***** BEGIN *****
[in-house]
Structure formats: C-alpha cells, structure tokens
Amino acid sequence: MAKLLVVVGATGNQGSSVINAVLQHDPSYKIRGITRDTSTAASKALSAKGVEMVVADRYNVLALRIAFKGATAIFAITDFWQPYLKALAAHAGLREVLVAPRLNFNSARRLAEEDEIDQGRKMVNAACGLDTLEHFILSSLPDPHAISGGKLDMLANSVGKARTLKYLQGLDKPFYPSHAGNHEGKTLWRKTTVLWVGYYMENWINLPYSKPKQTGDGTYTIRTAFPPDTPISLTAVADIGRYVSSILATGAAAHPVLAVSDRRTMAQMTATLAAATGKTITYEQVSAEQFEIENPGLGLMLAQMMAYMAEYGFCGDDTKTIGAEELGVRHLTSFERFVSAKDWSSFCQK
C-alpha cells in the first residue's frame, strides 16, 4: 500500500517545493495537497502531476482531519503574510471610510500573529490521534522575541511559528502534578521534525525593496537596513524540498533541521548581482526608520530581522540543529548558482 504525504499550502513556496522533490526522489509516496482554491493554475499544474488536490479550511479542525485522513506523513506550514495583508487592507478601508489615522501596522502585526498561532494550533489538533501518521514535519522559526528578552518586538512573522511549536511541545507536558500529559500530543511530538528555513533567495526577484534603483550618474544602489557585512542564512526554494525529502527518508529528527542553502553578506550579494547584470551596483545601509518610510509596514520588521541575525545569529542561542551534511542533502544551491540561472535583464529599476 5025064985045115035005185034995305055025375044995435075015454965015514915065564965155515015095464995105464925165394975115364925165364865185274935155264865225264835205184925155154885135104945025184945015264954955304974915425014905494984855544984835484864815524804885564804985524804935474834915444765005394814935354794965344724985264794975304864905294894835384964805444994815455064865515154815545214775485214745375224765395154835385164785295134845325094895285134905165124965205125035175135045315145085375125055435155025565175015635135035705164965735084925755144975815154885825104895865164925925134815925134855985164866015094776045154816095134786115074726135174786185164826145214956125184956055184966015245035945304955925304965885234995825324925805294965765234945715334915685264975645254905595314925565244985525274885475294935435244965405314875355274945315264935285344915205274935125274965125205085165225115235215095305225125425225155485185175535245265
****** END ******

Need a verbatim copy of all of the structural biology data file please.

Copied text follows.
[in-house]
Structure formats: C-alpha cells, structure tokens
Amino acid sequence: MAKLLVVVGATGNQGSSVINAVLQHDPSYKIRGITRDTSTAASKALSAKGVEMVVADRYNVLALRIAFKGATAIFAITDFWQPYLKALAAHAGLREVLVAPRLNFNSARRLAEEDEIDQGRKMVNAACGLDTLEHFILSSLPDPHAISGGKLDMLANSVGKARTLKYLQGLDKPFYPSHAGNHEGKTLWRKTTVLWVGYYMENWINLPYSKPKQTGDGTYTIRTAFPPDTPISLTAVADIGRYVSSILATGAAAHPVLAVSDRRTMAQMTATLAAATGKTITYEQVSAEQFEIENPGLGLMLAQMMAYMAEYGFCGDDTKTIGAEELGVRHLTSFERFVSAKDWSSFCQK
C-alpha cells in the first residue's frame, strides 16, 4: 500500500517545493495537497502531476482531519503574510471610510500573529490521534522575541511559528502534578521534525525593496537596513524540498533541521548581482526608520530581522540543529548558482 504525504499550502513556496522533490526522489509516496482554491493554475499544474488536490479550511479542525485522513506523513506550514495583508487592507478601508489615522501596522502585526498561532494550533489538533501518521514535519522559526528578552518586538512573522511549536511541545507536558500529559500530543511530538528555513533567495526577484534603483550618474544602489557585512542564512526554494525529502527518508529528527542553502553578506550579494547584470551596483545601509518610510509596514520588521541575525545569529542561542551534511542533502544551491540561472535583464529599476 5025064985045115035005185034995305055025375044995435075015454965015514915065564965155515015095464995105464925165394975115364925165364865185274935155264865225264835205184925155154885135104945025184945015264954955304974915425014905494984855544984835484864815524804885564804985524804935474834915444765005394814935354794965344724985264794975304864905294894835384964805444994815455064865515154815545214775485214745375224765395154835385164785295134845325094895285134905165124965205125035175135045315145085375125055435155025565175015635135035705164965735084925755144975815154885825104895865164925925134815925134855985164866015094776045154816095134786115074726135174786185164826145214956125184956055184966015245035945304955925304965885234995825324925805294965765234945715334915685264975645254905595314925565244985525274885475294935435244965405314875355274945315264935285344915205274935125274965125205085165225115235215095305225125425225155485185175535245265